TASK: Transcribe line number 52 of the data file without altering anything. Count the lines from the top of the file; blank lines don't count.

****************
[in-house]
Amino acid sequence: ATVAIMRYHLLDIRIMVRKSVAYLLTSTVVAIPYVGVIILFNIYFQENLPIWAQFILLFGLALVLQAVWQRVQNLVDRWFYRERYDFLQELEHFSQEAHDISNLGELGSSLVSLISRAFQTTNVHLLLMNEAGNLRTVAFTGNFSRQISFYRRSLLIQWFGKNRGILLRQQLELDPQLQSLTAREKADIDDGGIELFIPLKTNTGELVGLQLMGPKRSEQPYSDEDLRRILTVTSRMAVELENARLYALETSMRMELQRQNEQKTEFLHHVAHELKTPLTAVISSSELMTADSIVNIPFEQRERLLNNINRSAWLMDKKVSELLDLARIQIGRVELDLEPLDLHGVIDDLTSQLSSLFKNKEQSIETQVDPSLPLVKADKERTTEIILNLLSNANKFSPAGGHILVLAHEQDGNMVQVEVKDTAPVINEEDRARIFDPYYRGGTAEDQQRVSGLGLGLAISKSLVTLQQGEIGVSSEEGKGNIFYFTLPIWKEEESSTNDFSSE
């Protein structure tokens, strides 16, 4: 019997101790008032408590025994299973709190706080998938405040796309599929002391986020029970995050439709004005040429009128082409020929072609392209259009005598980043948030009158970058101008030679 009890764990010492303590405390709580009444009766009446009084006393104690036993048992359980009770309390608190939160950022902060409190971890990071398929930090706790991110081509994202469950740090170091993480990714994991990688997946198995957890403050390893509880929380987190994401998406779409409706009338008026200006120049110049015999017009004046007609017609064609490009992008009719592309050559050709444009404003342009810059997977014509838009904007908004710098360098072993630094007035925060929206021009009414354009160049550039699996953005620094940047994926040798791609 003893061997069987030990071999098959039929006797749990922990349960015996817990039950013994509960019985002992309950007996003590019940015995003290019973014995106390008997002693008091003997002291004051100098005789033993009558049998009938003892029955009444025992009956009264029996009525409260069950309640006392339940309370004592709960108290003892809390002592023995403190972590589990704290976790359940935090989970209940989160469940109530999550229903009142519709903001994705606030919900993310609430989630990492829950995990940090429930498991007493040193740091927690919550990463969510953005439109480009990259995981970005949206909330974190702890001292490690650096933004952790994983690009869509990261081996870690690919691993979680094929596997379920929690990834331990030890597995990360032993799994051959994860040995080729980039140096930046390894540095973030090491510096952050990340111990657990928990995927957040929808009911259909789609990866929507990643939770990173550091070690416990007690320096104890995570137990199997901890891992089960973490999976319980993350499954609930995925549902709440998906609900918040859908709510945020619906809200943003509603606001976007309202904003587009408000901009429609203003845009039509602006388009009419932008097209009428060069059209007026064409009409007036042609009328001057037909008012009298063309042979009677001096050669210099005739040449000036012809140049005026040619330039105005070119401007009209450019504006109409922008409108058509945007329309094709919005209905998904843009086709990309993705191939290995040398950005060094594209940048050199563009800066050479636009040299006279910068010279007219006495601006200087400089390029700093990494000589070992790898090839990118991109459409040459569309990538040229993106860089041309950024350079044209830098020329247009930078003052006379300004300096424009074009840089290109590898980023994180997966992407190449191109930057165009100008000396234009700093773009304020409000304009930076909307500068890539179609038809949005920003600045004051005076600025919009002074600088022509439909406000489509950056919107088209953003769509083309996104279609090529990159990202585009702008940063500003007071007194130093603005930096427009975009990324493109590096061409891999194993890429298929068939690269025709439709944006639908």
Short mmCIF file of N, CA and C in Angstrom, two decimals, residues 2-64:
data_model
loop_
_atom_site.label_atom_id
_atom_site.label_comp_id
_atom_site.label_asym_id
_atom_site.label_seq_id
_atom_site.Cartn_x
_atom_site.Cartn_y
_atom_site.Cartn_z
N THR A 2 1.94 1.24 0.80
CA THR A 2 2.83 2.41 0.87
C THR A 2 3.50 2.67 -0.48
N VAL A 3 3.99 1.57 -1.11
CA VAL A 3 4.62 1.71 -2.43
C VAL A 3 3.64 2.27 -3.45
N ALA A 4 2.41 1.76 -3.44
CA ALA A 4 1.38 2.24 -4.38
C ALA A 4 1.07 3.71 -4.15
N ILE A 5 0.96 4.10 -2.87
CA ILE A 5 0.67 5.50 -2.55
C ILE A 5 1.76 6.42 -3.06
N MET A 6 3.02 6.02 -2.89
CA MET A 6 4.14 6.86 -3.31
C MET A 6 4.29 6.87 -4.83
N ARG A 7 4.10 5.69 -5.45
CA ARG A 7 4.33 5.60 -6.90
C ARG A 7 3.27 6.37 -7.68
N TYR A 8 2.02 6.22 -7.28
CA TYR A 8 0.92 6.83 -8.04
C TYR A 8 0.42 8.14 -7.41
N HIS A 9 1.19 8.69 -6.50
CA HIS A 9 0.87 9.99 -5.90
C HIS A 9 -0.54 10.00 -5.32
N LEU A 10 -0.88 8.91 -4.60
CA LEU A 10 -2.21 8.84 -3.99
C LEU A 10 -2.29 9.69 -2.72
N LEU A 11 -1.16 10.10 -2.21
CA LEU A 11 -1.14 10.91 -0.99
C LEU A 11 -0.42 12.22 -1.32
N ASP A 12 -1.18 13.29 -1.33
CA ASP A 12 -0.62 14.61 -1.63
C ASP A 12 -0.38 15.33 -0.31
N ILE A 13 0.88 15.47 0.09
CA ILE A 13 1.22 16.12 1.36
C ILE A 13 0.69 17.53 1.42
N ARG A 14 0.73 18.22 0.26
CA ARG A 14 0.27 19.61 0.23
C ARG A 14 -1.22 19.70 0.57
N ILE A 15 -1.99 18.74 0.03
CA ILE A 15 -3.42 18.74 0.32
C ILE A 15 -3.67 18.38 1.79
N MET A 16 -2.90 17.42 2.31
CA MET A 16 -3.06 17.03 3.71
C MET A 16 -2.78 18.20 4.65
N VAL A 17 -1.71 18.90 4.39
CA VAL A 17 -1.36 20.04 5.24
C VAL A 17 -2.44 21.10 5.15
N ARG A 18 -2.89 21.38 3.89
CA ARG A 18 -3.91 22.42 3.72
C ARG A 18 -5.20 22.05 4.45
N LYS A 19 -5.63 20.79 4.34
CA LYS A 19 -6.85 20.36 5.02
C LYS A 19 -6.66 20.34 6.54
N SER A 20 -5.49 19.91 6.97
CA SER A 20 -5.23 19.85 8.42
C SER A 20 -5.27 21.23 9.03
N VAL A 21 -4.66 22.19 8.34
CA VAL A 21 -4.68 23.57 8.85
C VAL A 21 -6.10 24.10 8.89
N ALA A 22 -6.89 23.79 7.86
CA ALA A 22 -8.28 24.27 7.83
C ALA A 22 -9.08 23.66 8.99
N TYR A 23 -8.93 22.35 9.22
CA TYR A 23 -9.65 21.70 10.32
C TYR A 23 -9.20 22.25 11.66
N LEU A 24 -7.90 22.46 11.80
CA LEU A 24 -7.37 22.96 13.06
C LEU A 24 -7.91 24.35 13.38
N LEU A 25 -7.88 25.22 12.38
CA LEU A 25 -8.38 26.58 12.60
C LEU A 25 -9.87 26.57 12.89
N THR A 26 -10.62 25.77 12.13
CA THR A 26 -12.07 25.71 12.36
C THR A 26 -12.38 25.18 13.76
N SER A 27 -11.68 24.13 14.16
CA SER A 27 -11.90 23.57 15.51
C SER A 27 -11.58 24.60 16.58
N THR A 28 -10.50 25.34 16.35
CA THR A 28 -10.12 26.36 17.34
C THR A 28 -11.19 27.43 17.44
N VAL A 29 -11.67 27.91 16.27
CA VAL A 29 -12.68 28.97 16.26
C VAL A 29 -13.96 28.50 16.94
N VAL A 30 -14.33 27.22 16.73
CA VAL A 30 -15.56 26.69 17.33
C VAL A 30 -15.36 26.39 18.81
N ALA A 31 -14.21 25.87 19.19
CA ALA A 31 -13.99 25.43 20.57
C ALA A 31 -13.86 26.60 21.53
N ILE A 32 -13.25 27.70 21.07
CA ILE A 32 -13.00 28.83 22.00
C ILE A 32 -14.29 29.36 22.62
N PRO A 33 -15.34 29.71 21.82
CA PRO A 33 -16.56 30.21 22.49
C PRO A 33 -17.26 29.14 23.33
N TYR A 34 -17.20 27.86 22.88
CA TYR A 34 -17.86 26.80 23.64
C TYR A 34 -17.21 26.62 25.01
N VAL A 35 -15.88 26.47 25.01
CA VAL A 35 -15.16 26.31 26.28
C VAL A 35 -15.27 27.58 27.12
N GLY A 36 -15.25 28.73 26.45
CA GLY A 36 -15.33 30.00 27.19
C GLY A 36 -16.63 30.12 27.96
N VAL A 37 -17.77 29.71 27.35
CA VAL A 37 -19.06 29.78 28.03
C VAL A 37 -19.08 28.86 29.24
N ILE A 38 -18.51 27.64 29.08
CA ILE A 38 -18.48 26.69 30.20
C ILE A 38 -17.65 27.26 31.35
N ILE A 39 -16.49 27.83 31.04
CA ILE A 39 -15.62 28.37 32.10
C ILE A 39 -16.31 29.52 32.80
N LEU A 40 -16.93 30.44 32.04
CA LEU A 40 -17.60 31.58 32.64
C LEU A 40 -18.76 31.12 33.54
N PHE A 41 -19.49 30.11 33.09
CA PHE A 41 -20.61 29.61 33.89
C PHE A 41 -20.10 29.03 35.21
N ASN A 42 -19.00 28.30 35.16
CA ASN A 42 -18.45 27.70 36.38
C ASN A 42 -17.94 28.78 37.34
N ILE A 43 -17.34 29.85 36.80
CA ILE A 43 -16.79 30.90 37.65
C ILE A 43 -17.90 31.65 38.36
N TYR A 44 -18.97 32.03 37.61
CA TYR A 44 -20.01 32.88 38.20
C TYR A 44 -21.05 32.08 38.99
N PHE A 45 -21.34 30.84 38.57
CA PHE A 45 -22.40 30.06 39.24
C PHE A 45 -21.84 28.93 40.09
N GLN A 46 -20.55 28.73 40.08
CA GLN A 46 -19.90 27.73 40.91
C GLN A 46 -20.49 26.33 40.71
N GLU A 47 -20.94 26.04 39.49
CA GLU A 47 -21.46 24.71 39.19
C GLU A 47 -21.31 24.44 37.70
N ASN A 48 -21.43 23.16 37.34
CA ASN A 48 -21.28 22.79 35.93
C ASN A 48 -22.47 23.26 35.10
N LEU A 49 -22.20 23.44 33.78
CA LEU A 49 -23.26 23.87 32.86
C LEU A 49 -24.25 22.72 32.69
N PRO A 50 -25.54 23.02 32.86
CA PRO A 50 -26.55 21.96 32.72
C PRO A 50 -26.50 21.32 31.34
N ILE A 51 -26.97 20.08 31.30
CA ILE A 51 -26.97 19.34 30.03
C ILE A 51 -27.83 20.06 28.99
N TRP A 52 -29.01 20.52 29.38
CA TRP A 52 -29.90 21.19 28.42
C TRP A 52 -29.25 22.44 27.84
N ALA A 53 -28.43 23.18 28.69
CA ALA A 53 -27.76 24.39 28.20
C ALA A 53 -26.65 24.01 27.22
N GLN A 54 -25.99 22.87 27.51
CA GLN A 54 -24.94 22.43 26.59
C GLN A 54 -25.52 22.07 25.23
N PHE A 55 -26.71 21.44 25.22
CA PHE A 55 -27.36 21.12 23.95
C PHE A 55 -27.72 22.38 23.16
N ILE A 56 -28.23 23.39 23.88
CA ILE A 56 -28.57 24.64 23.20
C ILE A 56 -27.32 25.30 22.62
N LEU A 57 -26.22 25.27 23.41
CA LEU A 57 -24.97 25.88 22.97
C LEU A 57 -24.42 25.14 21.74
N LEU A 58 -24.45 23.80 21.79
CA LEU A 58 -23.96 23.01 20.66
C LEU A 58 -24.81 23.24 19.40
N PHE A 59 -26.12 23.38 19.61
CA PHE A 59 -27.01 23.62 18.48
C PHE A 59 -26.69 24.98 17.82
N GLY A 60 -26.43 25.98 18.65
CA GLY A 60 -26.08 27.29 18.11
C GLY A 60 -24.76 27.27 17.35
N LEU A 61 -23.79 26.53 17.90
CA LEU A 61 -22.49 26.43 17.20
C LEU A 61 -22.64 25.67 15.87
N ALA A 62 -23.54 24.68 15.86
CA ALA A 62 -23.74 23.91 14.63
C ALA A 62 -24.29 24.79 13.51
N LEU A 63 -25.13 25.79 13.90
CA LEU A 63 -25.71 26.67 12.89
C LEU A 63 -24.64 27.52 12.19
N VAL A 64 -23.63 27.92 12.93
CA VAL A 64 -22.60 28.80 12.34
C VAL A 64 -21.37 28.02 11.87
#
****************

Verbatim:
C ARG A 14 -1.22 19.70 0.57